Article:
5 years ago1,000+ Views
The economic situation has been poor, but consistent. Morsi's critics say that he has refused to create the inclusive government they were promised, and that he has demonized opponents. Check out the IMF graph...
I agree, and it goes back to your original point about growth.
I do think that bc it is said that the way an oppressive regime can control an entire population is through ignorance. If you have a public that is both unhappy and educated enough to oppose said regime, then what stops them from doing it?
Makes sense. This is a bit unrelated but I read that if you have increasing education without growth it can be really bad for the political leadership. Do you think that could be true? I know that egypt is a fairly well educated country, which might be adding to political instability.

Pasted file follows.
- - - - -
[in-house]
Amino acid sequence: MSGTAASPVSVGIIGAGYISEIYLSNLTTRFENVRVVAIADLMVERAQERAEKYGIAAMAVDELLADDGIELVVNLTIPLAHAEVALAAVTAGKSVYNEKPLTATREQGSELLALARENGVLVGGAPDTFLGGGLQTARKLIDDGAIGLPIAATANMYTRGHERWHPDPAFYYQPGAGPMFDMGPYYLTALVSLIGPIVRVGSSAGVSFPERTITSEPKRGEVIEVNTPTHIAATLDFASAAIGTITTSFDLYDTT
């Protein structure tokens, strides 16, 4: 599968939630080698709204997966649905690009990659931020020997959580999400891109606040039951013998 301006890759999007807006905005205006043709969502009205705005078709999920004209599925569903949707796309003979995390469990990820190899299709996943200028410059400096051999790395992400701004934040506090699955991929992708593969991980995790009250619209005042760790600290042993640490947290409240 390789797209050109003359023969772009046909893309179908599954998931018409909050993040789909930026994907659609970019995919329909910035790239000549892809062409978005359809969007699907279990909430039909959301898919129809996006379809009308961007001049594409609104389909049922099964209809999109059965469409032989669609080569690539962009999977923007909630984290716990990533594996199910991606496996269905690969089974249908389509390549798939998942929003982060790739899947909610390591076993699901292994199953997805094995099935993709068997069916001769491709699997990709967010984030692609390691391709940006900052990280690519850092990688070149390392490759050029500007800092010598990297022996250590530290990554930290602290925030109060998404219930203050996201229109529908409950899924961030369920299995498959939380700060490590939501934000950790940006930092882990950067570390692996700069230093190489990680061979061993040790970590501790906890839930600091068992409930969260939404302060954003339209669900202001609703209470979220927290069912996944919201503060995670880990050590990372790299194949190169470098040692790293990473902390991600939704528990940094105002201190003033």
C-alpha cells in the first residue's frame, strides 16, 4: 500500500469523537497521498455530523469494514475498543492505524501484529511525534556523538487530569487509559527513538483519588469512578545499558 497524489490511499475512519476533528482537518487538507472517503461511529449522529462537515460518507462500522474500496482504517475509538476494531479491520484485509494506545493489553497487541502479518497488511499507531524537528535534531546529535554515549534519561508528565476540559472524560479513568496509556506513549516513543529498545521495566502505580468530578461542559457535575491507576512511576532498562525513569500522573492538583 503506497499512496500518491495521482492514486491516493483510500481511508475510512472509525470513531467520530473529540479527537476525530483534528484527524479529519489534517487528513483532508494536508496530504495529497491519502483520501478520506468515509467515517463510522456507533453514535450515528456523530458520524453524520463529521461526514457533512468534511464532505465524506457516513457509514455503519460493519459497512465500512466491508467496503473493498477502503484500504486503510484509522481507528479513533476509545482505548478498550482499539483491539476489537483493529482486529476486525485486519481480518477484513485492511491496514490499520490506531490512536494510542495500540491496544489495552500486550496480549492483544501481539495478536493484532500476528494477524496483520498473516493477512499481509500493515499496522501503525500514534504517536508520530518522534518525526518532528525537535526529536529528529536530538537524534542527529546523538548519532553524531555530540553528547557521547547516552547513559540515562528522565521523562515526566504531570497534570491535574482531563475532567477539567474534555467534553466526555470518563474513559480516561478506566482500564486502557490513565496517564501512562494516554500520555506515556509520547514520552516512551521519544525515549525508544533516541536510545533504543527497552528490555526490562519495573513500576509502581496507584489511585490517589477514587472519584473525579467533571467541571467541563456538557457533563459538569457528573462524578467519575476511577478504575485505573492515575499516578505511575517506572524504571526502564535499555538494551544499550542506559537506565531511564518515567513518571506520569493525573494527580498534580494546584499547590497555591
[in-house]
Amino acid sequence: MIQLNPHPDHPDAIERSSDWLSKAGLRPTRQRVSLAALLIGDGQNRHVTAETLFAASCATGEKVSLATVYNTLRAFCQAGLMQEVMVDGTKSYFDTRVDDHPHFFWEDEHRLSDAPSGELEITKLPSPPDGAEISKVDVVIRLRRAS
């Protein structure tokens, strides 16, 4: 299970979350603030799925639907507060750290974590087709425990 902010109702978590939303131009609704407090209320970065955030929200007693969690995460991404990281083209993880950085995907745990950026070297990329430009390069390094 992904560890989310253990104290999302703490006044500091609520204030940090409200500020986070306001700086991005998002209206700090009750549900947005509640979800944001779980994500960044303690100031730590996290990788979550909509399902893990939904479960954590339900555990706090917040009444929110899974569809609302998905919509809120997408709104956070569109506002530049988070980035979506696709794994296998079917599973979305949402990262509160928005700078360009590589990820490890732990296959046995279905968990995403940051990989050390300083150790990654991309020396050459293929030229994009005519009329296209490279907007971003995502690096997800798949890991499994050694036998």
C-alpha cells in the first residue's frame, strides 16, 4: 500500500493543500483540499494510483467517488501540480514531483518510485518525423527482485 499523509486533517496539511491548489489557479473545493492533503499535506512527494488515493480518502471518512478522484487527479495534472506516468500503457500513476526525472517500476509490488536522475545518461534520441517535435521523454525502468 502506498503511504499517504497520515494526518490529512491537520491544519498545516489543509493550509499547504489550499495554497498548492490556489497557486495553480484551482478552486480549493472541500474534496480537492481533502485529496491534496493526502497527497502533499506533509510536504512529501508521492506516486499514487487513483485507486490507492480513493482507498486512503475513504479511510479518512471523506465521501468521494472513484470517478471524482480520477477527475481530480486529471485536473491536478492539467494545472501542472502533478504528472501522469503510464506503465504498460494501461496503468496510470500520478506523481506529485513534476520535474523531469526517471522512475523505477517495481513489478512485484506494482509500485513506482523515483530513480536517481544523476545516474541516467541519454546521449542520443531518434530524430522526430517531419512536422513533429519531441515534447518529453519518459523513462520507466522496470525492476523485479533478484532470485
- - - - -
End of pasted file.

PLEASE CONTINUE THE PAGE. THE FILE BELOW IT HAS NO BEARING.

I believe that in most nations balanced growth will calm unrest. That is not to be mistaken, however, with the thought that any type of growth will be the path to peace. If there is growth but things do not continue to improve for the working class, even if the nation as a whole is growing, there will be demonstrations and social unrest. I have no idea how they have pulled that off short of tapping into military resources
@goyo So you must think that the plan for the future will revolve around growth... I read this morning that suddenly the power and fuel shortages in Egypt have stopped (since the military takeover). How do you think they did this so suddenly?
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